Pension Plan Scale, Bargaining Power, and Investment Allocation and Performance

By Yanki Kalfa in Working-Paper

This paper uses a unique proprietary database with granular cross-sectional fee and performance data to explore the relation between the structure and size of defined benefit pension plans and their choice of (1) active vs. passive management, (2) internal vs. external management, and (3) allocation to public vs. private markets. Our inquiry is driven by potential scale economies of pension plans related to the market power of large plans, as well as the advantage of human capital directly employed by large plans—which can potentially provide internal economies in analyzing investments or fund managers. Our results indicate a strong role for economic scale in pension plans: large plans have superior bargaining power over their external managers in negotiating fees as well as having access to higher-alpha funds, relative to small plans. We find that some of this bargaining power is related to the greater ability of internal management by large plans to ``compete’’ with external managers, due to fixed-costs in setting up internal management. Further, large plans internally manage a greater proportion of assets, and do so successfully, as compared to smaller plans. Finally, large plans benefit from active management at lower cost, indicating that smaller plans may perform best when they embrace passive management.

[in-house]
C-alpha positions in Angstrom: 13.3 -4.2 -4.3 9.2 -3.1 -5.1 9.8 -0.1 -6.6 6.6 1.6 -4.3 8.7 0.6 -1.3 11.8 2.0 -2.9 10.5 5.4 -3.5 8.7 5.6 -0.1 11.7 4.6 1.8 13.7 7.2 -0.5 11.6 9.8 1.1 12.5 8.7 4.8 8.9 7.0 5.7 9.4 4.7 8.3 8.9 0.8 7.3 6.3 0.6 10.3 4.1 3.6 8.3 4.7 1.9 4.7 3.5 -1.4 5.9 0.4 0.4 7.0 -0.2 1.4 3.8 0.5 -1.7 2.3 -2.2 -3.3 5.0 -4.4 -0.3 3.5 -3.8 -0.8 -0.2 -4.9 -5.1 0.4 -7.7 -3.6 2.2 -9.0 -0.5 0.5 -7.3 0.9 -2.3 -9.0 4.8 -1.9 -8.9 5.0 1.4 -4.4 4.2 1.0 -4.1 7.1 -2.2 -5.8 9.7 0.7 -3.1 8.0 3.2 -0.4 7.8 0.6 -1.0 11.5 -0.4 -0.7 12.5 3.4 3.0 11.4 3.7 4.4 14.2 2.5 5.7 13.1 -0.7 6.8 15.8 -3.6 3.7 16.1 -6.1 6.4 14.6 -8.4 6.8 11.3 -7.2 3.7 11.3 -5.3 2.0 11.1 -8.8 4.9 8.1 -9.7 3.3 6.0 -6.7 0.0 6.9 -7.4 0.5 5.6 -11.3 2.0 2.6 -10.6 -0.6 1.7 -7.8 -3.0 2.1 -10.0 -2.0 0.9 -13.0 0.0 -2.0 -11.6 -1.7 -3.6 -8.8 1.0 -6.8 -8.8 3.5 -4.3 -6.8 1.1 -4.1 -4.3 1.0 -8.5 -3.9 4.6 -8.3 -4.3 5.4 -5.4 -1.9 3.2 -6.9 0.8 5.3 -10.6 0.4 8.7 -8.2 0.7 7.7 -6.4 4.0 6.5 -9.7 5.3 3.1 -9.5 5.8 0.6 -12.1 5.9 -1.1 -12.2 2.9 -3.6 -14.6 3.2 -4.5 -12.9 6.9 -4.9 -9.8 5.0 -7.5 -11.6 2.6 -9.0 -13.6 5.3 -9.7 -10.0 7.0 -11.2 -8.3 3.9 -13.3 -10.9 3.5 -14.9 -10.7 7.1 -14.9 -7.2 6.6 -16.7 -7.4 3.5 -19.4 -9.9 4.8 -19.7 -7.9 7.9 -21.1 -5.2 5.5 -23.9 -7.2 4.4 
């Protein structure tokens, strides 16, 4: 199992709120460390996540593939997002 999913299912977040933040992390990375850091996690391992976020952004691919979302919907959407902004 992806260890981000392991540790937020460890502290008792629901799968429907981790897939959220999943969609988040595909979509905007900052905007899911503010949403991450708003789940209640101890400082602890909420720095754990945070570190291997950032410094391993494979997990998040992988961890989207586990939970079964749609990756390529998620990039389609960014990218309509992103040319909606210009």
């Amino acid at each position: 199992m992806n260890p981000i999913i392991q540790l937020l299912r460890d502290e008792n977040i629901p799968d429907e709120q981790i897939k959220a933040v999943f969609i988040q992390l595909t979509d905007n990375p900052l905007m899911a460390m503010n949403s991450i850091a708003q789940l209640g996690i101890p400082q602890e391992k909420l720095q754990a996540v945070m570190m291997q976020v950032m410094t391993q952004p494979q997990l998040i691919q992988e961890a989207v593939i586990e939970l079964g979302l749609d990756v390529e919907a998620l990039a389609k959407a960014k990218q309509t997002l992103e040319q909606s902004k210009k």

Posted on:
October 28, 2022
1 minute read, 204 words
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